WHY USE A HEAT RECOVERY SYSTEM?
In the right building, a heat recovery system will significantly improve your indoor air quality as well as significantly improve your energy efficiency.
Everyone wants their house to be as airtight as possible, this means in winter you can get the most out of your heating and in summer from your air conditioning. Therefore reducing costs and improving efficiency.
New buildings are built to certain energy rating standards that ensure this is the case. This improvement in thermal performance also increases risk of moisture build up. Everyday household activities such as showering, cooking and using a clothes dryer for example all introduce moisture to your living areas.
A lack of natural ventilation can cause poor air quality which can significantly contribute to respiratory problems and asthma. Not to mention condensation and mould.
What is Heat Recovery?
A Heat Recovery Ventilation (HRV) system is a form of mechanical ventilation that will significantly improve indoor air quality as well as significantly improve your household energy efficiency. A heat recovery system is fundamentally designed to provide air movement in an airtight house and should be considered when planning a new build. The principle (illustrated below in its simplest form) involves extraction of room temperature stale air and the introduction of fresh, filtered outdoor air. As the air travels through a heat exchange element the fresh air coming in replacing the extracted air is close to the same temperature as the extracted air.
A heat recovery system is also a wise addition if you are renovating an older house and in the process implement changes to improve thermal performance (for example install insulation, new double glazed windows or cover trickle vents).
Below shows a theoretical example of a scenario whereby the indoor temperature is 20 degrees and the outdoor temperature is 0. As the warm air is extracted and passes through the heat exchange component, the cool incoming air is warmed, to the point whereby fresh incoming air is approx 18 degrees. These figures are valid for a heat recovery unit offering 90% efficiency. Needless to say this is a huge difference to an open window letting the 0 degree unfiltered air inside the house.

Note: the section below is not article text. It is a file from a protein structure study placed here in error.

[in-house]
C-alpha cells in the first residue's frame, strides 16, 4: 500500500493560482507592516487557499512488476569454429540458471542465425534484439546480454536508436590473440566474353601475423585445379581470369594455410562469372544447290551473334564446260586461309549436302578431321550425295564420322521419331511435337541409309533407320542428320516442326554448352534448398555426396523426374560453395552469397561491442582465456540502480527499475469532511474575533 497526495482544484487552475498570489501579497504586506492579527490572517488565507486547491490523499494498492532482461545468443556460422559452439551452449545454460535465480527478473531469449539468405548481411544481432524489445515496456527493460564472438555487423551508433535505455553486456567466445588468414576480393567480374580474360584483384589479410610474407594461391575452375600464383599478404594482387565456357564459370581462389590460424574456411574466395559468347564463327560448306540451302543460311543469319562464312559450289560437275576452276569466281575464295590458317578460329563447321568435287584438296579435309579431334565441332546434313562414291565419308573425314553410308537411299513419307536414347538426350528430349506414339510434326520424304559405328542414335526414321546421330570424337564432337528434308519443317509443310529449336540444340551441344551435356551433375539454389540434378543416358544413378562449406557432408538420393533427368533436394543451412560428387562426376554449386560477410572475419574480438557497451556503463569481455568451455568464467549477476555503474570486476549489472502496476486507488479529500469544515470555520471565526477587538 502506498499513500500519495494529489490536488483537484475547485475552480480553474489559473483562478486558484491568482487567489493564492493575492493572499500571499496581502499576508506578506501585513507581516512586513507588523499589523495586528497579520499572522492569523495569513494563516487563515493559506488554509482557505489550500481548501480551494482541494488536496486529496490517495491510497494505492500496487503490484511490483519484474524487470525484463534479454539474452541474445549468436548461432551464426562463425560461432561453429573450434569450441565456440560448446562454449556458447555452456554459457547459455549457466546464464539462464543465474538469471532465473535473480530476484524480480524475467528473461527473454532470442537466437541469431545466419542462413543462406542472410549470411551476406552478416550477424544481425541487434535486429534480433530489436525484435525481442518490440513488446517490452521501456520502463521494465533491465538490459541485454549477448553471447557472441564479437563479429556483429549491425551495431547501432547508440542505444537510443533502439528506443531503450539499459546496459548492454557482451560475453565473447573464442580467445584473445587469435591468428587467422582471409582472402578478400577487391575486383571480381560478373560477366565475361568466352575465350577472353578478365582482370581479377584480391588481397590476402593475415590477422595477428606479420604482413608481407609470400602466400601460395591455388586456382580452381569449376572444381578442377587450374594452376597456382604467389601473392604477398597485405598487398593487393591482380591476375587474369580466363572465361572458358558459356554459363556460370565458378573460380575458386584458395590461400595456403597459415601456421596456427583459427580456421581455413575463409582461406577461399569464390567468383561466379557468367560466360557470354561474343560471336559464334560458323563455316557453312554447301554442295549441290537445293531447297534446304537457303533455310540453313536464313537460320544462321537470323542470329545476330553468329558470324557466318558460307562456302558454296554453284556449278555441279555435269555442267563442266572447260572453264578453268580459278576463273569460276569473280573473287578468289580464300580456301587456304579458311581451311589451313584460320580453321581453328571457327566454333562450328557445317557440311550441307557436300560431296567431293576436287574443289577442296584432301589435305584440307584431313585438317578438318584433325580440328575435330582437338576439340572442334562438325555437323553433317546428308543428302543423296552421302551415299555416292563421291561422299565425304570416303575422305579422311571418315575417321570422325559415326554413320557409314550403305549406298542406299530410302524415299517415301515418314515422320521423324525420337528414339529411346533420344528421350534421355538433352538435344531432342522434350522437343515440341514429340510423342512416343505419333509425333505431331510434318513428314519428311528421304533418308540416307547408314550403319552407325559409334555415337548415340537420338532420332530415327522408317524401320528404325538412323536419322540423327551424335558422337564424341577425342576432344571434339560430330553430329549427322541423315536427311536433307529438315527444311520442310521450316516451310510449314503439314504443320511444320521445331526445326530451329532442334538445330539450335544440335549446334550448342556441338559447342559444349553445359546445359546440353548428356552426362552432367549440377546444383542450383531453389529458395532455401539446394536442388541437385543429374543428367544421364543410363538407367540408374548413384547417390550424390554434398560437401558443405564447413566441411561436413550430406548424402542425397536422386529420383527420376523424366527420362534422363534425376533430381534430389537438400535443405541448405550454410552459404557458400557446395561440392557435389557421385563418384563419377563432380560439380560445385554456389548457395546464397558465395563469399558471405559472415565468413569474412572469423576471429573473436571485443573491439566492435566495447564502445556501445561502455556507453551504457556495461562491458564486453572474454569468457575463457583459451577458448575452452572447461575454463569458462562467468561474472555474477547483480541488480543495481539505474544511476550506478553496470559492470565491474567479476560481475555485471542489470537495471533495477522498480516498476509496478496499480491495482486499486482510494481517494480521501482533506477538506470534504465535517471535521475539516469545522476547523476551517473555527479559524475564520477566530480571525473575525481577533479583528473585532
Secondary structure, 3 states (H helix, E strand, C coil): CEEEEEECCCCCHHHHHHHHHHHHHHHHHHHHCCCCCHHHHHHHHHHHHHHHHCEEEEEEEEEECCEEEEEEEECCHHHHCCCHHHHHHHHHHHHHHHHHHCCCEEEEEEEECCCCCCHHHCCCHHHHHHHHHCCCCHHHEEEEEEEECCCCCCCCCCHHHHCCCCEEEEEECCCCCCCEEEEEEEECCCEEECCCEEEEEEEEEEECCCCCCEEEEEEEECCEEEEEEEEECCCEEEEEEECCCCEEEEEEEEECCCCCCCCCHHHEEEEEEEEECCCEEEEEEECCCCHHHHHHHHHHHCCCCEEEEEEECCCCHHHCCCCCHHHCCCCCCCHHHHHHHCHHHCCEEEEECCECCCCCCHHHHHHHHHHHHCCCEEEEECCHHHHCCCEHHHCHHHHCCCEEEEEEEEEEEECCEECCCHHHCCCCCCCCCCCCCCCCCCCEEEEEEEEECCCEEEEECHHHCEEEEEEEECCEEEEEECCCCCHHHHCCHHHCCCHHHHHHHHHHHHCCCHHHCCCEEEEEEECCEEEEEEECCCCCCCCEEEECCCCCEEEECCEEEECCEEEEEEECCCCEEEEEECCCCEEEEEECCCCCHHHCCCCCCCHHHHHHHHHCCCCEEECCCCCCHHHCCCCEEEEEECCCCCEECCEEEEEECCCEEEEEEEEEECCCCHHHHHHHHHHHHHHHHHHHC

with heat recovery
House fully sealed and all windows closed with HRV system operating.
WITHOUT HEAT RECOVERY
With windows open to allow fresh air to enter with no HRV system.
- Introduce fresh and filtered outdoor air into the home.
- Significantly improve indoor air quality – ideal for allergy or Asthma sufferers. Lack of ventilation increases the relative humidity indoors.
- Heating and cooling otherwise lost through open windows is retained, practically speaking you may not need to run your heating as high in winter which equates to power bill savings. Leaving a window open whilst running heating can result in the loss of approx 50% of heating energy.
- Ventilation becomes energy efficient as well as functional.
- Prevent mould growth and damage by removing water vapour.
- Reduction of harmful emissions, examples of which include toxins from household cleaners or Carbon Monoxide, Sulphur dioxide and nitrogen oxide from heating and cooling.
- Ensure a equilibrium of pressure – this means the amount of air entering and leaving the living space is the same.
A whole house solution – perfect for a medium to large house, either renovation or new build. Centralised systems consist of a single main unit which can be configured to ventilate all rooms via ducting typically in the roofspace. These systems are suitable for moving large volumes of air in new buildings, or older buildings that have the required space to install a unit.
A single unit, perfect for a small area (eg one bedroom apartment, separate bungalow or renovations in a building that cannot have a centralised solution). These systems do not require ducting and are generally easier to install. These units are typically advised to be installed in pairs, so as one unit is on its extraction cycle the other will supply. Units are typically placed high on a wall in a corner.
Sealed rooms require a regular supply of fresh air. There are variables that determine the required extraction rate such as the size of the living space, number of extraction points and number of occupants in the house. As a very general rule of thumb a minimum hourly air change could be 0.4 – 0.5 times the area volume. A more demanding environment may require something higher.
With a centralised system it is also important to consider the sensation of a draft, so it is necessary to limit the extraction rate per outlet.
For this reason it is important to seek professional advice when putting together a system.